I was repeatedly asked about the possibility of a China-centric globalization—reinforced by Chinese leadership in multilateral trade (the 16-nation Regional Comprehensive Economic Partnership, or RCEP), pan-regional investment (China’s One Belt, One Road initiative), and a new institutional architecture (the Chinese-dominated Asian Infrastructure Investment Bank and the New Development Bank). It’s as if China had been preparing to fill the void being left by Donald Trump’s “America first” US.
The Chinese are keen students of history. They know that shifts in global leadership and economic power are glacial, not abrupt. Yet I get the sense that they view the current circumstances in a very different light: Trump, the great disruptor, has changed the rules of engagement for what had long been a US-centric globalization. Many in China are now wondering whether this may be an opportunity to seize the reins of global power.
Anything is possible—especially in a world where uncertainty is the only certainty. But there is another lesson of history that the Chinese must bear in mind. As Yale historian Paul Kennedy has long maintained, the rise and fall of great powers invariably occurs under conditions of “geostrategic overreach”—when a state’s global power projection is undermined by weakness in its domestic economic fundamentals. Global leadership starts with strength at home, and China still faces a long road of rebalancing and restructuring before it reaches the Promised Land of what its leadership calls the “new normal.”
But here there is another important disconnect between the view inside China and perceptions in the West. The view from outside is that Chinese reforms, the means to rebalancing, have stalled over the past five years under President Xi Jinping. The same view prevailed under the prior ten-year leadership of Hu Jintao. But is this really the correct way to assess what is happening in China?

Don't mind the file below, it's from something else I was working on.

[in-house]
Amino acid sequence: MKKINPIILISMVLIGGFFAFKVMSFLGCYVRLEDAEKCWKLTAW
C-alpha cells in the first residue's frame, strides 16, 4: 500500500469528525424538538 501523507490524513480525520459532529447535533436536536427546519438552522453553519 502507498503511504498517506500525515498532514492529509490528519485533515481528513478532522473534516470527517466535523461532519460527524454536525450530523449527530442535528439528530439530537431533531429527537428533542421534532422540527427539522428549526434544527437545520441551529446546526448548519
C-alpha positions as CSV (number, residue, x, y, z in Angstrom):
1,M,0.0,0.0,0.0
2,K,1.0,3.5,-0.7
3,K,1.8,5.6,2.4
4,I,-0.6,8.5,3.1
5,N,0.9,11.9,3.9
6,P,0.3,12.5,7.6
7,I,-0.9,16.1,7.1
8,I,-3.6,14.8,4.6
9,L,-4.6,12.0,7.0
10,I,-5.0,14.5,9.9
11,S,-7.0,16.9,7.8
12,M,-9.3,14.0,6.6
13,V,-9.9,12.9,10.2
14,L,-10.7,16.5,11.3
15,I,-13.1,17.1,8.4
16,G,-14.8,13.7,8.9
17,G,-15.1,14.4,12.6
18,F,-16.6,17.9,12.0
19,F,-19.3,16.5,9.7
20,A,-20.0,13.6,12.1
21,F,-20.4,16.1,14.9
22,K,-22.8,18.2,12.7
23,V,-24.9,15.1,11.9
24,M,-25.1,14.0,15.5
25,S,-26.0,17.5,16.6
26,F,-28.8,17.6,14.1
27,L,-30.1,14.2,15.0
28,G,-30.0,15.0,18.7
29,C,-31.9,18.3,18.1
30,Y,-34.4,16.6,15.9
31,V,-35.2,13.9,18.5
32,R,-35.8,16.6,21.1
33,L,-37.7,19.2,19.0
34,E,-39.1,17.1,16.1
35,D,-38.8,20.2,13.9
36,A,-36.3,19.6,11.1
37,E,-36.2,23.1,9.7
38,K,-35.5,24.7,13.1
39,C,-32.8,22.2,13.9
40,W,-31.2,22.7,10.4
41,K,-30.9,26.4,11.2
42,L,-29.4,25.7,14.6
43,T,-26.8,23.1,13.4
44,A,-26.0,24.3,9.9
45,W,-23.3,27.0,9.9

Results matter more than grand pronouncements. Since 2007, when former Chinese Premier Wen Jiabao laid down the rebalancing gauntlet for a Chinese economy that had become “unstable, unbalanced, uncoordinated, and unsustainable,” China’s economic structure has, in fact, undergone a dramatic transformation. The GDP share of the so-called secondary sector (manufacturing and construction) fell from 47 percent in 2007 to 40 percent in 2016, whereas the share of the tertiary sector (services) increased from 43 percent to nearly 52 percent. Structural shifts of this magnitude are a big deal. The key point missed by reform deniers is that China is actually making rapid progress on the road to rebalancing.
All of which brings us back to the questions raised at this year’s China Development Forum. The combination of near-term resilience and an inward-looking US appears to offer a tantalizing opportunity for China. But China should resist the temptations of global power projection and stay focused on executing its domestic strategy. The challenge now is to realize the “tremendous opportunity” that Li touted in ruling out a hard landing.
The author is a faculty member at Yale University and former Chairman of Morgan Stanley Asia